In order to proceed with a listing, a proposed issuer must appoint a sponsor to assist in relation to the listing procedure. The sponsor will be responsible for all communications and dealings with the exchange (including seeking the approval of the exchange for the form and content of the listing document), and for the preparation and filing with the exchange of the formal listing application and supporting documentation). In addition, a sponsor can apply to the exchange for derogations in the formal disclosure requirements applicable to the contents of the listing document.
The exchange recognises that structured debt securities issued by special purpose vehicles tend to be purchased and traded by a limited number of sophisticated and institutional investors. The exchange endeavours to adopt a pragmatic approach to regulation. It is flexible in its requirements regarding the detailed information describing the issuer and its debt securities required to be included in a prospectus (the listing document), which is therefore a relatively short form document. Disclosure requirements have been set at a level which are intended to provide investors with sufficient information to enable them to make an informed investment decision regarding the listed securities, but without imposing unnecessarily onerous demands on an issuer. Where any such information would not be applicable or appropriate to a particular issue, an application for derogation from the formal requirements may be made to the exchange. The exchange may authorise the omission of certain information from the listing document where it considers such information to be inapplicable or of minor importance. Derogation may also be permitted if disclosure would be seriously detrimental to the issuer or contrary to the public interest. As a general approach, however, the exchange would normally expect a listing document to disclose all such information as may be necessary to enable an investor to make an informed assessment on the financial position, activities, management and prospects of an issuer and of the rights (and any liabilities) attached to the debt securities for which a listing is sought.
Within the meaning of the Listing Rules, a 'special purpose vehicle' is any company, unit trust or limited partnership that is formed for the specific purpose of issuing one or more class or series of debt security or asset-backed security.
The rules for the listing of debt securities on the exchange (the Listing Rules) are designed to ensure that investors have and maintain confidence in the securities market - in particular, that in relation to the issuer and the debt securities for which application for listing has been made:
The exchange encourages prospective issuers and their sponsors to contact the exchange at an early stage to seek informal and confidential guidance as to the eligibility of a proposed listing application.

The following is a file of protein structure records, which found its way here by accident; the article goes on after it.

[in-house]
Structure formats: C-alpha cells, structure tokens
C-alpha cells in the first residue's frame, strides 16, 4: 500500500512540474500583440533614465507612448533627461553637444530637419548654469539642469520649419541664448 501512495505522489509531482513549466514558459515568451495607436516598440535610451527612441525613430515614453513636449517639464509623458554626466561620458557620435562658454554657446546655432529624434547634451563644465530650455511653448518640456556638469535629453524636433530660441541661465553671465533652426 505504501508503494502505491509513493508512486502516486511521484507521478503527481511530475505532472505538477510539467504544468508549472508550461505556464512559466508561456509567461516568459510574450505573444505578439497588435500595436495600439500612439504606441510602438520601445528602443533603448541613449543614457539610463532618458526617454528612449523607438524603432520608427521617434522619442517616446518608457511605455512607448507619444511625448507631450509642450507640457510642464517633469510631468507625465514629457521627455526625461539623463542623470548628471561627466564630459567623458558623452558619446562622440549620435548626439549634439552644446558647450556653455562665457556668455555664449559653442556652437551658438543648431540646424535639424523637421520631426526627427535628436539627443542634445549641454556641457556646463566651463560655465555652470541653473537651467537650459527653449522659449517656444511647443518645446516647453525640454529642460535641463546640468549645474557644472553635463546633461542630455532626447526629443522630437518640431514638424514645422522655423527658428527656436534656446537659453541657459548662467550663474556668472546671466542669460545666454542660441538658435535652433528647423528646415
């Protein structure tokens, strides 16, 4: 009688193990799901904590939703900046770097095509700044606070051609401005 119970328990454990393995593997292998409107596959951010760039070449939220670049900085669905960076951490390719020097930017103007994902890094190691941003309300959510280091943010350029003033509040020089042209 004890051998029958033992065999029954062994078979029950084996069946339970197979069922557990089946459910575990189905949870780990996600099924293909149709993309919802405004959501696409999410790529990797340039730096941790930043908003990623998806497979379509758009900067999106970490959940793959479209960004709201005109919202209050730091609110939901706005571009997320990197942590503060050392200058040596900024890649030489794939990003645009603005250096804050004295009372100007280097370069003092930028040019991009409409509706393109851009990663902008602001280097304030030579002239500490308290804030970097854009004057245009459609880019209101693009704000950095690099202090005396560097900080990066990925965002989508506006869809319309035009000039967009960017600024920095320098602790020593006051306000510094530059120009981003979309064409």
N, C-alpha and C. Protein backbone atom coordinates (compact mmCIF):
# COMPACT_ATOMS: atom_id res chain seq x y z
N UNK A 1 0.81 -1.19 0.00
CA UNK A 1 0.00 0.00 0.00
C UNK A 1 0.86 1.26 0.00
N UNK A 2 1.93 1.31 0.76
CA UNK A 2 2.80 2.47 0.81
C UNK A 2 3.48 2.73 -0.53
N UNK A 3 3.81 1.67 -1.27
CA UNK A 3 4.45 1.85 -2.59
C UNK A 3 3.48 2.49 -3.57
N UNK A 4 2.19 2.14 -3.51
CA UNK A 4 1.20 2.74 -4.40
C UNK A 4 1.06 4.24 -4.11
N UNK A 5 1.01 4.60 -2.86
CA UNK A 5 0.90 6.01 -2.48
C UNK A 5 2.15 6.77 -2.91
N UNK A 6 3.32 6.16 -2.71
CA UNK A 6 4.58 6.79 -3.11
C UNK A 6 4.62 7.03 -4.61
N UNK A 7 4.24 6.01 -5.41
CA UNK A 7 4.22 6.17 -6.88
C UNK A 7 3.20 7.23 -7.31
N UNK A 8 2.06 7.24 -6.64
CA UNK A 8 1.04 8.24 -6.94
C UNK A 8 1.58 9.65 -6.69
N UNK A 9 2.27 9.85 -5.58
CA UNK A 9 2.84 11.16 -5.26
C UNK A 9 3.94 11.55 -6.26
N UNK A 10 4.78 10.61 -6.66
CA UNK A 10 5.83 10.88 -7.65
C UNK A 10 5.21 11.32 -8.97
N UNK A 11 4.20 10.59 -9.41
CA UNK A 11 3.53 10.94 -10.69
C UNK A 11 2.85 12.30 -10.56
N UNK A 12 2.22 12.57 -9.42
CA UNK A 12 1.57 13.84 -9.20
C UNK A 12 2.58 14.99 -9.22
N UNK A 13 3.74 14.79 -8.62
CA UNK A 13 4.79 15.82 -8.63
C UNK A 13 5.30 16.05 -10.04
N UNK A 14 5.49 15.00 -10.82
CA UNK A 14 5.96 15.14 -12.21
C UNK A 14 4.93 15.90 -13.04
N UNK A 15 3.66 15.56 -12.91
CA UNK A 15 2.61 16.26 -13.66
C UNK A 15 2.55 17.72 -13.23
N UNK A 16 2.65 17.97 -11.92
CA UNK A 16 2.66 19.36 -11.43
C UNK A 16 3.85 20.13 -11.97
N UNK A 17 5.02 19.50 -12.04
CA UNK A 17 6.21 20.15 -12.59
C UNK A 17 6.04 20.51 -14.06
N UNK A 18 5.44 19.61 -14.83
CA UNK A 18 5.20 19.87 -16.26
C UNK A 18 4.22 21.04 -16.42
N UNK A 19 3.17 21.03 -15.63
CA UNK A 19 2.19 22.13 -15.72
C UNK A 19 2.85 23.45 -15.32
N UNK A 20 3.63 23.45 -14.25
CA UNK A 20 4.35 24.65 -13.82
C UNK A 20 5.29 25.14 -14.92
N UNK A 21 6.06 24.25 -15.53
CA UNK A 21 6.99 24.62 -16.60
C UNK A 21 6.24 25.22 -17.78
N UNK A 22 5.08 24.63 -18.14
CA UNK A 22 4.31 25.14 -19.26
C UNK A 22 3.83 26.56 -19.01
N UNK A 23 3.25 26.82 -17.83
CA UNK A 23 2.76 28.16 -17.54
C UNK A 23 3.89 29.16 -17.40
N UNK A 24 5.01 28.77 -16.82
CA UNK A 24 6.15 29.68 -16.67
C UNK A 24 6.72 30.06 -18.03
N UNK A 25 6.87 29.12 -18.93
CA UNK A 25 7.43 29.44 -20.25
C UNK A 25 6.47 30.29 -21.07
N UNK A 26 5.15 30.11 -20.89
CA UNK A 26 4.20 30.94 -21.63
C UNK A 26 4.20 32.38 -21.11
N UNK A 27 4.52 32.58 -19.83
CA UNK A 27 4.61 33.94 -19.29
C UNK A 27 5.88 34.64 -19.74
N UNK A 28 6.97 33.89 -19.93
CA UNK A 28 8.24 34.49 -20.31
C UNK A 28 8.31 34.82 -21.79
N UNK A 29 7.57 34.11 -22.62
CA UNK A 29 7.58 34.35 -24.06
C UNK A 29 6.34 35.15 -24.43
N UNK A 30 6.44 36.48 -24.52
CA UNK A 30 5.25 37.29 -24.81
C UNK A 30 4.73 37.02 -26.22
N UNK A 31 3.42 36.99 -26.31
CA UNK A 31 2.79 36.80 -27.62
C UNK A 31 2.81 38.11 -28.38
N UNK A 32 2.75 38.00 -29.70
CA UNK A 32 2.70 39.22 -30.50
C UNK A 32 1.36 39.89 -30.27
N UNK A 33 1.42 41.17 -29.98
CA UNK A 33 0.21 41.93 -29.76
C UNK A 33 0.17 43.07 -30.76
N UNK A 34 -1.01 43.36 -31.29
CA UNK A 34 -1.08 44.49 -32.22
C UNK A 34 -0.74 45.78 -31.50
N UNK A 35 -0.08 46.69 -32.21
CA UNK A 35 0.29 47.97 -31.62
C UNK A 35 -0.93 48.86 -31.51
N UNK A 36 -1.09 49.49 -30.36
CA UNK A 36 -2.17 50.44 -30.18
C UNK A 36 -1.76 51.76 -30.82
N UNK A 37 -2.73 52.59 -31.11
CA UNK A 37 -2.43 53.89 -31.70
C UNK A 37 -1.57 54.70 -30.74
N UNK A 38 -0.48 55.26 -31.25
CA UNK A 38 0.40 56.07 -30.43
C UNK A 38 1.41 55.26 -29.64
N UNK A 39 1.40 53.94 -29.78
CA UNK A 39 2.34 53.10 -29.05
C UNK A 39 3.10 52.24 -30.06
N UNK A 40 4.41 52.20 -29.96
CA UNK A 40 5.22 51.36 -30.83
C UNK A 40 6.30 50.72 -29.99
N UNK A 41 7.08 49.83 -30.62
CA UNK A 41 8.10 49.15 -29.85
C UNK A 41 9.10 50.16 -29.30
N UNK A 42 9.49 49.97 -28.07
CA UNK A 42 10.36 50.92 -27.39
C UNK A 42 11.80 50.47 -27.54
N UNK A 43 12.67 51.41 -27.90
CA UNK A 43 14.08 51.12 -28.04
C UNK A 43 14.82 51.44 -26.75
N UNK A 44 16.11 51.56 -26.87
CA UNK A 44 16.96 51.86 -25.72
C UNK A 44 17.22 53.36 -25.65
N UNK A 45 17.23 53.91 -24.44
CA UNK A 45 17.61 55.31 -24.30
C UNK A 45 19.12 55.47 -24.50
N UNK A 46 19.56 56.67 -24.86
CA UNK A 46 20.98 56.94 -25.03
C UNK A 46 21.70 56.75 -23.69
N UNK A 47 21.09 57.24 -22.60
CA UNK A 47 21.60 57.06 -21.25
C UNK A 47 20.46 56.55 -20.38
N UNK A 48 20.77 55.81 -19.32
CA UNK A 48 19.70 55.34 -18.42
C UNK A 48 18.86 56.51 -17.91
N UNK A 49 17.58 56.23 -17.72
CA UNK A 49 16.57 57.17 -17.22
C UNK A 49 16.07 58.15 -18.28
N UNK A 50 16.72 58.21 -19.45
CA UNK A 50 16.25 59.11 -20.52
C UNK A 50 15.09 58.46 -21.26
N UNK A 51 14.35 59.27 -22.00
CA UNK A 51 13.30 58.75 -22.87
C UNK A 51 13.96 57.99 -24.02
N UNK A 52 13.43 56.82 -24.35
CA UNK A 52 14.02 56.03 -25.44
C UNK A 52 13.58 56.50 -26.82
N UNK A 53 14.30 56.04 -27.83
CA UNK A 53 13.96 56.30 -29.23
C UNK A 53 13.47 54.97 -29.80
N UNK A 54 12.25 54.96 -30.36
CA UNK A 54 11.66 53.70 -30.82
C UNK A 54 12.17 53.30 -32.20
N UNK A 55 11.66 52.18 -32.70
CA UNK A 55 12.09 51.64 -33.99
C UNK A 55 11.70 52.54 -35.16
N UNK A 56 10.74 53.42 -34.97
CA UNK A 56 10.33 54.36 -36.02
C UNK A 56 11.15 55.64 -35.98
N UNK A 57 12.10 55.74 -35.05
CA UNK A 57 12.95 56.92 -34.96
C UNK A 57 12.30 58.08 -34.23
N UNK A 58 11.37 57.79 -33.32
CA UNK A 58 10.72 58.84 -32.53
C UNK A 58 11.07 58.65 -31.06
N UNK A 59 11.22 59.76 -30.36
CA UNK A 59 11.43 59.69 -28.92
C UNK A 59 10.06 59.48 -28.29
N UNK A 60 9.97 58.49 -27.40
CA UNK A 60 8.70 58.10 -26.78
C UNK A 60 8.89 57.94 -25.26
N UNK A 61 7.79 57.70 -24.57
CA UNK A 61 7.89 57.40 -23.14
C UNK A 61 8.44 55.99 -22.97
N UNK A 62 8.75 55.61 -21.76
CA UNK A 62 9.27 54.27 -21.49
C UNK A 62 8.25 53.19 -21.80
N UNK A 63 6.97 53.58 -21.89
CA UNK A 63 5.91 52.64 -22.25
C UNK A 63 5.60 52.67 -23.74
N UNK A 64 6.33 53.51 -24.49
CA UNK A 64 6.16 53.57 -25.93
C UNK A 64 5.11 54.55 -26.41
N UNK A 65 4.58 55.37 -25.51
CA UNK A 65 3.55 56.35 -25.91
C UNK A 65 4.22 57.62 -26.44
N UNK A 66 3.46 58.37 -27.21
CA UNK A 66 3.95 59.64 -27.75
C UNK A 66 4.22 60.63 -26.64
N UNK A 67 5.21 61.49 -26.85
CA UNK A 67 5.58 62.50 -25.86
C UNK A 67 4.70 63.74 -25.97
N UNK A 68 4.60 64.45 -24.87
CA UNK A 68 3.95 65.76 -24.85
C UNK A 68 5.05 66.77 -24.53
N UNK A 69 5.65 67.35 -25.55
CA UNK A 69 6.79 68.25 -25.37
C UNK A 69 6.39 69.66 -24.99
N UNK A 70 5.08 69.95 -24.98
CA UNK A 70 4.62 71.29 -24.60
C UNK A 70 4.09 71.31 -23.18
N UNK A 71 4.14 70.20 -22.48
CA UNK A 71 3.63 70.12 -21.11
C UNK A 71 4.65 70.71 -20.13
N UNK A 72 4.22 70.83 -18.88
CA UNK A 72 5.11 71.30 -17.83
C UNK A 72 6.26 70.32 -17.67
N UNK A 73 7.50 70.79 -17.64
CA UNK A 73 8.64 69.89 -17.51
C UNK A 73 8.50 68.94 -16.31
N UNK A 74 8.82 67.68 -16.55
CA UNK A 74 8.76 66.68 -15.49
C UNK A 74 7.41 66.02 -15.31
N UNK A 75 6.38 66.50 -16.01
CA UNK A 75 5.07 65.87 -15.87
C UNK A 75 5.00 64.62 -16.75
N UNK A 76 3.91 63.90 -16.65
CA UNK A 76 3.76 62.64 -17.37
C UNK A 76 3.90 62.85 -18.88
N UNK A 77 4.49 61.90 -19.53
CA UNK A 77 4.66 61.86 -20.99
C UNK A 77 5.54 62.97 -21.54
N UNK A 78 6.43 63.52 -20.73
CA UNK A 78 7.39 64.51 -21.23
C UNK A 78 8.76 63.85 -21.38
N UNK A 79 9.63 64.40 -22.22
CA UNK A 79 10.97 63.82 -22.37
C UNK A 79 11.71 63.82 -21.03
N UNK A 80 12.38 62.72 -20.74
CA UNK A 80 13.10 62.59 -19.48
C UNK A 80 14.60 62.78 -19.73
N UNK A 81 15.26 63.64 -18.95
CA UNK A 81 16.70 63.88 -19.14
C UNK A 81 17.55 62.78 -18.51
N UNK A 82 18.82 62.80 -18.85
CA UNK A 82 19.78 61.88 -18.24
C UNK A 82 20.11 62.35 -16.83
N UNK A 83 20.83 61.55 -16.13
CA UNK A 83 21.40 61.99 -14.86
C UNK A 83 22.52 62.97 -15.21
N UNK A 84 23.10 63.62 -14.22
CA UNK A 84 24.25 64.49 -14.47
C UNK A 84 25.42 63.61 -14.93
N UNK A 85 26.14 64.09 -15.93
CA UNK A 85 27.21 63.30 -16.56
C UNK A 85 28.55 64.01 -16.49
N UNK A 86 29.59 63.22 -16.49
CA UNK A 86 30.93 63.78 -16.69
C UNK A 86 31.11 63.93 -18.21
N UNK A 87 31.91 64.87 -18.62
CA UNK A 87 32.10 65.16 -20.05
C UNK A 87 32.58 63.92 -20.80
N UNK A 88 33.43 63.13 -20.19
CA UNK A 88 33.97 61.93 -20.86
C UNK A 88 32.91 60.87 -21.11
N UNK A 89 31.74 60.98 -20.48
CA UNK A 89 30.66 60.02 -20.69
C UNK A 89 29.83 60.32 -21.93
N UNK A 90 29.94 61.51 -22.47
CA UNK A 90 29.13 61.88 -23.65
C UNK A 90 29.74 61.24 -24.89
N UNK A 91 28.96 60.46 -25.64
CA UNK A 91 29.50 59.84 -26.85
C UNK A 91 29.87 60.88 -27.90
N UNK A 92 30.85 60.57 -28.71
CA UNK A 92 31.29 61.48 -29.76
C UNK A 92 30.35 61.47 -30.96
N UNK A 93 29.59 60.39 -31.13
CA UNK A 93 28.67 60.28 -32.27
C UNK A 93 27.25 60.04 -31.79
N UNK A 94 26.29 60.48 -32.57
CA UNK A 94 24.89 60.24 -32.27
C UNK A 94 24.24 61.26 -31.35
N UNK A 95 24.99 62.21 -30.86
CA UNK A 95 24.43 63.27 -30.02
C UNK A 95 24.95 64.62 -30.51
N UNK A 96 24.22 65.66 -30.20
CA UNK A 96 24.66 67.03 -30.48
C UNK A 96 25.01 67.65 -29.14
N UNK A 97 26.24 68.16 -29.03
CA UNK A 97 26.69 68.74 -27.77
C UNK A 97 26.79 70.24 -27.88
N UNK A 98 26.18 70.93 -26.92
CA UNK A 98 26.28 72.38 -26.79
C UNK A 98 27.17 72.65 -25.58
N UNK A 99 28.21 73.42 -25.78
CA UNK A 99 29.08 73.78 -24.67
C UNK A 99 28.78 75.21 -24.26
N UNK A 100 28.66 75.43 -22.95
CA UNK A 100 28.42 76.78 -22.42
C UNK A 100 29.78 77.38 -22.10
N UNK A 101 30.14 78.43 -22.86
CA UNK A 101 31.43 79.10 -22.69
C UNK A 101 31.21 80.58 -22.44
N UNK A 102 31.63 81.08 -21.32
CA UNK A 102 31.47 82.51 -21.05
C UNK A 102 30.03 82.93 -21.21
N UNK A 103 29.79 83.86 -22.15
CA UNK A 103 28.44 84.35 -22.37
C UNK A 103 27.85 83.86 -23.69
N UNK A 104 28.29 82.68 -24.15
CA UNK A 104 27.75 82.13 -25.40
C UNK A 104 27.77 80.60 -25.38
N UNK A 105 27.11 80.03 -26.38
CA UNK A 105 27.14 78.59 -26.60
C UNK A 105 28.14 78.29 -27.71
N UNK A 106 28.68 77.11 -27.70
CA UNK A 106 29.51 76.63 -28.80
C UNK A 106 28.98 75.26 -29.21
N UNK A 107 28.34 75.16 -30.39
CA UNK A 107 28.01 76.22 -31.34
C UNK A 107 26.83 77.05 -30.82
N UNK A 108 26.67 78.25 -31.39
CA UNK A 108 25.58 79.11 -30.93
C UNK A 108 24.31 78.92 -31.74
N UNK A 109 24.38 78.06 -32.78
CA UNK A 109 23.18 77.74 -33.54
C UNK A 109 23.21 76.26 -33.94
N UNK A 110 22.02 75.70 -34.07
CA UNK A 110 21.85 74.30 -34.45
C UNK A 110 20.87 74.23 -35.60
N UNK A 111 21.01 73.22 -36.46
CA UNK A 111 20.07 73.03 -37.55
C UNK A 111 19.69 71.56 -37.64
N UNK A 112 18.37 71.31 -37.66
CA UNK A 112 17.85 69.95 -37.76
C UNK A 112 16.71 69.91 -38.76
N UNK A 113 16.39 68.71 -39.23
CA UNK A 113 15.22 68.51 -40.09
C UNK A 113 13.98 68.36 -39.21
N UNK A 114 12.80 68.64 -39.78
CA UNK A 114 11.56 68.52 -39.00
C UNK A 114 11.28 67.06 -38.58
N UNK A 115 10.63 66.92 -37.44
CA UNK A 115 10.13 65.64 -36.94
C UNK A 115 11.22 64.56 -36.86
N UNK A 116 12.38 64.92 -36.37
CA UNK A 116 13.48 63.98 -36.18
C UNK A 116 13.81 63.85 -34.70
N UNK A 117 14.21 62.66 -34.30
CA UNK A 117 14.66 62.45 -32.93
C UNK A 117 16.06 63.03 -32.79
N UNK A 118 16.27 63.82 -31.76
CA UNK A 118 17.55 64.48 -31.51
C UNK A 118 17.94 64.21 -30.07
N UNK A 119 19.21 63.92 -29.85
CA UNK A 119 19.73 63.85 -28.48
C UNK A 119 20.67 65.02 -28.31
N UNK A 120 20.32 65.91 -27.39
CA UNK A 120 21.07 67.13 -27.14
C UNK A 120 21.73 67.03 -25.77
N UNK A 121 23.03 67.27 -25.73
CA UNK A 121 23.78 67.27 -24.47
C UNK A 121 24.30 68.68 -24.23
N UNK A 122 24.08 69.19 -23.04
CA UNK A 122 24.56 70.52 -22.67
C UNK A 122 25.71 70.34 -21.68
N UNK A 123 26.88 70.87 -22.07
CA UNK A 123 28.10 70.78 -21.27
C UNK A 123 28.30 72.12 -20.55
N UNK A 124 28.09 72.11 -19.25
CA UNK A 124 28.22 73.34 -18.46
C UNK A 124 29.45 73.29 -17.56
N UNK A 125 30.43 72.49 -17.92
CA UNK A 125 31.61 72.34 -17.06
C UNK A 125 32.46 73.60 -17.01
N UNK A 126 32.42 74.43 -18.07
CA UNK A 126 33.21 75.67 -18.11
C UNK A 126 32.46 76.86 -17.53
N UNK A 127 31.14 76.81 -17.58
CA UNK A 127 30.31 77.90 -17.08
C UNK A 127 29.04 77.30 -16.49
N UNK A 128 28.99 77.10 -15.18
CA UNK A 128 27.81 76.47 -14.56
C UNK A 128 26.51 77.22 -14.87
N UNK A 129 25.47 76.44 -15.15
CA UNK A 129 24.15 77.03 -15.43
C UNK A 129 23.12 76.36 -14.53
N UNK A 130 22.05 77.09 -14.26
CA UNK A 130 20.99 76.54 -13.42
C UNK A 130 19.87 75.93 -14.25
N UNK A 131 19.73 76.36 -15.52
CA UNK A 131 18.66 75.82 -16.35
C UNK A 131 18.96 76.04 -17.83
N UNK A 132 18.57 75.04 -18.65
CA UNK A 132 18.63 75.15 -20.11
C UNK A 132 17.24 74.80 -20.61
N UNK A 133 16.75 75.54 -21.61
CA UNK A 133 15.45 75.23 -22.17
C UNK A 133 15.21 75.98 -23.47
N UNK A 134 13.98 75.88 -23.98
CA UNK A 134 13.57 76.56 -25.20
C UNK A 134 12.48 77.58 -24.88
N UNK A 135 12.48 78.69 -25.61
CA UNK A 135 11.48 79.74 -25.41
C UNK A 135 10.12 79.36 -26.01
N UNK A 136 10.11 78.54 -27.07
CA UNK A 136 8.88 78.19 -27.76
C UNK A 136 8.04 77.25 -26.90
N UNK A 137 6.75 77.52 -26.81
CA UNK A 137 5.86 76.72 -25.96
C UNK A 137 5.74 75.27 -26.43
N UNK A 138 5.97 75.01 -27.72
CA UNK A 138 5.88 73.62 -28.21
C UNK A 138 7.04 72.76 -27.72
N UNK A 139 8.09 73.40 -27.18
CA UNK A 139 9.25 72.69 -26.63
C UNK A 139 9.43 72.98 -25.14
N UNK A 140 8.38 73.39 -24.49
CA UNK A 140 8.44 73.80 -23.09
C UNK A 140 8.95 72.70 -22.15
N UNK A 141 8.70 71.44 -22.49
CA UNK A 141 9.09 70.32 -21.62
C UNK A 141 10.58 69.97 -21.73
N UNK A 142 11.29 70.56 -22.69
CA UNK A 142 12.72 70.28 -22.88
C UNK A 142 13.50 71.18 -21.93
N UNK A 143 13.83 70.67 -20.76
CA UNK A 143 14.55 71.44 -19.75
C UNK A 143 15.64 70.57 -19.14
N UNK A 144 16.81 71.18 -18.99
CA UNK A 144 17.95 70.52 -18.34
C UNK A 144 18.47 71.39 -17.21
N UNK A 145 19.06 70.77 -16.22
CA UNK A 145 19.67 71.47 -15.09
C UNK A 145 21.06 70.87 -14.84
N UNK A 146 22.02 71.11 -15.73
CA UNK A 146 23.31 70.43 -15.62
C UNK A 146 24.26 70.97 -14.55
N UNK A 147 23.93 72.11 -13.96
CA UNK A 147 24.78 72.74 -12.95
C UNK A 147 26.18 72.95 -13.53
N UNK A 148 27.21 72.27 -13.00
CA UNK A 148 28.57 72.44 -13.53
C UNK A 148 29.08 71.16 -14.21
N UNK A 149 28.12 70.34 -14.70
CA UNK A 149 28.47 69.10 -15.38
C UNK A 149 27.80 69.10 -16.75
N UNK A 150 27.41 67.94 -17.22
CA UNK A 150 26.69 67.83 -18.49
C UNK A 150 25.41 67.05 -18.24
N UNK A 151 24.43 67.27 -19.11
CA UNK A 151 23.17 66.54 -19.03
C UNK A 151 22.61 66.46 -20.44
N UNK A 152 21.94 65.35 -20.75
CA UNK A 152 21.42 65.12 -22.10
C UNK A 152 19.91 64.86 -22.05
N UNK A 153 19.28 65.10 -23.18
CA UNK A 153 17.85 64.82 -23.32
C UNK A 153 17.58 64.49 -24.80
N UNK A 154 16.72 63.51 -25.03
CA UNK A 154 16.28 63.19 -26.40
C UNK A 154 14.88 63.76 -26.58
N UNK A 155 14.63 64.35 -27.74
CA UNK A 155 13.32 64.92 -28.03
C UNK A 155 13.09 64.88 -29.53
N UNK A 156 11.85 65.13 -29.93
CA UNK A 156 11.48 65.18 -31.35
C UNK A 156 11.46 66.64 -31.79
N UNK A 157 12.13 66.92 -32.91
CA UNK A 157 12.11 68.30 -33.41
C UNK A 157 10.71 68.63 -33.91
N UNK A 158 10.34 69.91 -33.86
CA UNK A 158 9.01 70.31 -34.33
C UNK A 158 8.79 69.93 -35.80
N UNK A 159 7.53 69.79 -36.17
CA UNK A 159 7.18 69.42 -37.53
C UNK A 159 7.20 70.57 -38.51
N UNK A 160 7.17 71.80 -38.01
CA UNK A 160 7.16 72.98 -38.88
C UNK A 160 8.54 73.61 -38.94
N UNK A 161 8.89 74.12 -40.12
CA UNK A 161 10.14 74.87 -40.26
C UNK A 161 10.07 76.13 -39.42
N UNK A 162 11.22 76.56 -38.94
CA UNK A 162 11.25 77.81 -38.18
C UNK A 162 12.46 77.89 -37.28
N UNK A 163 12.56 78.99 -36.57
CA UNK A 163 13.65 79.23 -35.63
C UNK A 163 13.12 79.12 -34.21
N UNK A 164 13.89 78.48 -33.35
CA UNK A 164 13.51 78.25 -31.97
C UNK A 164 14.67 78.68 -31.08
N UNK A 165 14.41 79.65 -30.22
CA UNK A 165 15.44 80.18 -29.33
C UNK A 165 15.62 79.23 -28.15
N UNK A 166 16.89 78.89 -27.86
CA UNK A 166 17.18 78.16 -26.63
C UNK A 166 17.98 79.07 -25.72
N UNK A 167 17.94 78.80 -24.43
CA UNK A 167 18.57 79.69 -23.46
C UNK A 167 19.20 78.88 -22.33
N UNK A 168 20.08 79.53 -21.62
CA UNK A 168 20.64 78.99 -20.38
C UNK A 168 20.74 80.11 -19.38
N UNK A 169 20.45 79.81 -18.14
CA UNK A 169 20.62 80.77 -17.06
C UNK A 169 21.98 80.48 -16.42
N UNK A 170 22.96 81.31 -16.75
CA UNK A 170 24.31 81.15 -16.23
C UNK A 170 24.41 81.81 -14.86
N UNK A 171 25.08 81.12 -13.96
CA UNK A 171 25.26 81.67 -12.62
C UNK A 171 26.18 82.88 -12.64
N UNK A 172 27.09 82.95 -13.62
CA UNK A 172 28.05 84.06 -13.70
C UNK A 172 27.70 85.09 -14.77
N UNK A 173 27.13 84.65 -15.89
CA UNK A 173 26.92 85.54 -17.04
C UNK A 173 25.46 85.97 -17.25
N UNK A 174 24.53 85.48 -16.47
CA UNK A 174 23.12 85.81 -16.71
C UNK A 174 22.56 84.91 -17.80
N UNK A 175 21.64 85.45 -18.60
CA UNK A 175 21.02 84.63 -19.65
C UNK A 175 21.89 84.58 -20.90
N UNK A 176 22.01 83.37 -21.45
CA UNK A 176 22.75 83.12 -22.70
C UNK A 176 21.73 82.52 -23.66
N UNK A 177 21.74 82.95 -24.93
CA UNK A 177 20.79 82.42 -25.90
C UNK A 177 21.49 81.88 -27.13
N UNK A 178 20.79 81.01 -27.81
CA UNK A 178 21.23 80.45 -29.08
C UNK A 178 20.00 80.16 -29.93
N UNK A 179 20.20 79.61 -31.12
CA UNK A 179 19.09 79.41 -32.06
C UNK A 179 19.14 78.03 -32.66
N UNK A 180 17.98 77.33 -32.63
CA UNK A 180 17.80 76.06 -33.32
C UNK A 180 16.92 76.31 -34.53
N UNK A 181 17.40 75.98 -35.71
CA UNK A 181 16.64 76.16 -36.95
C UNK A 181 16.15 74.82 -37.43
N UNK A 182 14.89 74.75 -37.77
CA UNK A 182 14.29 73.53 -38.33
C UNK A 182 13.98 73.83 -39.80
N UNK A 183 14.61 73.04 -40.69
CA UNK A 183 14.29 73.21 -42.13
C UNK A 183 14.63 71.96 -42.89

Stage 1: satisfy listing conditions
An issuer seeking a listing for debt securities on the exchange must satisfy all of the conditions for listing. The applicant's professional advisers and the listing sponsor to the application are encouraged to discuss the suitability of the listing proposals with the exchange before making any formal application.
Stage 2: preparation of draft
The listing sponsor, in conjunction with the applicant's professional advisers, will prepare drafts of the formal listing documentation for review and comment by the exchange.
The application documents include the following:
Stage 3: initial application
Once the application documents are in substantially agreed form, the sponsor will make the initial application on behalf of the issuer. Once the exchange has reviewed the initial application, it will provide comments to the listing sponsor. The listing sponsor will then discuss the comments with the exchange and amend the documents if necessary.
Stage 4: listing
If the Market Authority approves the application and has no further comments on the initial application, the listing documentation is then filed and the securities are admitted to the Official List.
Once a listing has occurred, an issuer must comply with the continuing obligations specified in the Listing Rules.
The continuing obligations are intended to ensure that all market users have simultaneous access to the same information and to maintain an orderly market in the listed debt securities.
The exchange fee for the listing of specialist debt securities is £3,425 for a non-special purpose vehicle and £3,925 for a special purpose vehicle. No annual fee is charged by the exchange in respect of listing such securities.
This update highlights the principal requirements and key issues to be considered when considering the listing of structured debt securities on the exchange.
(1) See www.cisx.com.
The materials contained on this website are for general information purposes only and are subject to the disclaimer.